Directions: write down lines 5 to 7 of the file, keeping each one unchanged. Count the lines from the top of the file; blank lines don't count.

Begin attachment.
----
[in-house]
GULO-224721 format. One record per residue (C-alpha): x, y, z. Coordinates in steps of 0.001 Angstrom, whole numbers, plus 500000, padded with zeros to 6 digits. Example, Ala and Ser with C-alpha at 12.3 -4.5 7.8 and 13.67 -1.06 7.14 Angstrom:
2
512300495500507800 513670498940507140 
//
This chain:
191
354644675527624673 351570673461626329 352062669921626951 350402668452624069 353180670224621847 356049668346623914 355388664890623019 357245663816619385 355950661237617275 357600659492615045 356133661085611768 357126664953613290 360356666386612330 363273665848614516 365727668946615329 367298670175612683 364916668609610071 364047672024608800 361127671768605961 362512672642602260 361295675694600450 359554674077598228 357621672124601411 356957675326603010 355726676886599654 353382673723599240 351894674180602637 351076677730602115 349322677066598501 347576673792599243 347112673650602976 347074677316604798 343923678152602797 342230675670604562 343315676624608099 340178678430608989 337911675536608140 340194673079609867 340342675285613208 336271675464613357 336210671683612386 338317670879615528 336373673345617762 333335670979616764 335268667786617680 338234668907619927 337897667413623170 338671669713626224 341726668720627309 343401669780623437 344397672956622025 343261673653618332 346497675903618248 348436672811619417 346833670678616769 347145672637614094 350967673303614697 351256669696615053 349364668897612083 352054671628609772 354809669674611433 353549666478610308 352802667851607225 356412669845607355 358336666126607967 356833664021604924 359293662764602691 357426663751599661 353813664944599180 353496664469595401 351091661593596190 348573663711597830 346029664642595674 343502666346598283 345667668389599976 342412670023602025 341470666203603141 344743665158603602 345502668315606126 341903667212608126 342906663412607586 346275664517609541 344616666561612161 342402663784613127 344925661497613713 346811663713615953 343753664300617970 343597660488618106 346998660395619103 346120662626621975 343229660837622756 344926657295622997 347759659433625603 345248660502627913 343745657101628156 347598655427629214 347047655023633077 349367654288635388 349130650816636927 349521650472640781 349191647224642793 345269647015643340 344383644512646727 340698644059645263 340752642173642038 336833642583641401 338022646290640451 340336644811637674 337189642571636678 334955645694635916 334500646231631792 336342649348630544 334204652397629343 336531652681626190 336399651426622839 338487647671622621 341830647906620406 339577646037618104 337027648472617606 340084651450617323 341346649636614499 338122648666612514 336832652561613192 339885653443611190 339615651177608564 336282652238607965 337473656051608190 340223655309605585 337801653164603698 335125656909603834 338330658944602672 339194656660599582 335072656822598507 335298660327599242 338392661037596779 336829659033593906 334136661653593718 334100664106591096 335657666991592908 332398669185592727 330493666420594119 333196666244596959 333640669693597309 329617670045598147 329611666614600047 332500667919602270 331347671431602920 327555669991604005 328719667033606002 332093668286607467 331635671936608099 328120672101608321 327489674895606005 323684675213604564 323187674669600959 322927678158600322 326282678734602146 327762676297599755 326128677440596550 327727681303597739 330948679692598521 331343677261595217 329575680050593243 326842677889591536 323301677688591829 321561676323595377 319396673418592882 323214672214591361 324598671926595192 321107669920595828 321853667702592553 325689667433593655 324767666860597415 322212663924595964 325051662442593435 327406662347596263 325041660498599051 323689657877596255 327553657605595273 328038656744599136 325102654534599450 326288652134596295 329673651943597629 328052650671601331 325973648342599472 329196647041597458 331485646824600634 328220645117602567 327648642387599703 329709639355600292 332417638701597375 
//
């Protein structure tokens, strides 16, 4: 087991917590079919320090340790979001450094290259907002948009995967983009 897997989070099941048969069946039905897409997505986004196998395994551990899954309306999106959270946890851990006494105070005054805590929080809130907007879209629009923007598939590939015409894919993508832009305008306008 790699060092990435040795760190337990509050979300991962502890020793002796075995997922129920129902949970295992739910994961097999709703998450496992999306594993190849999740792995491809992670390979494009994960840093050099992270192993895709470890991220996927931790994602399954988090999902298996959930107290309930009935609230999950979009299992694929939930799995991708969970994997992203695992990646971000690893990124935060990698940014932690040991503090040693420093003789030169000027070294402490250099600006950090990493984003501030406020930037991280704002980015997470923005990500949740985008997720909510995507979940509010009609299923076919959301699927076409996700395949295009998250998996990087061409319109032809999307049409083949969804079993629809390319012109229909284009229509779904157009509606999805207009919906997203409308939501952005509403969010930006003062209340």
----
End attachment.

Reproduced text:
//
This chain:
191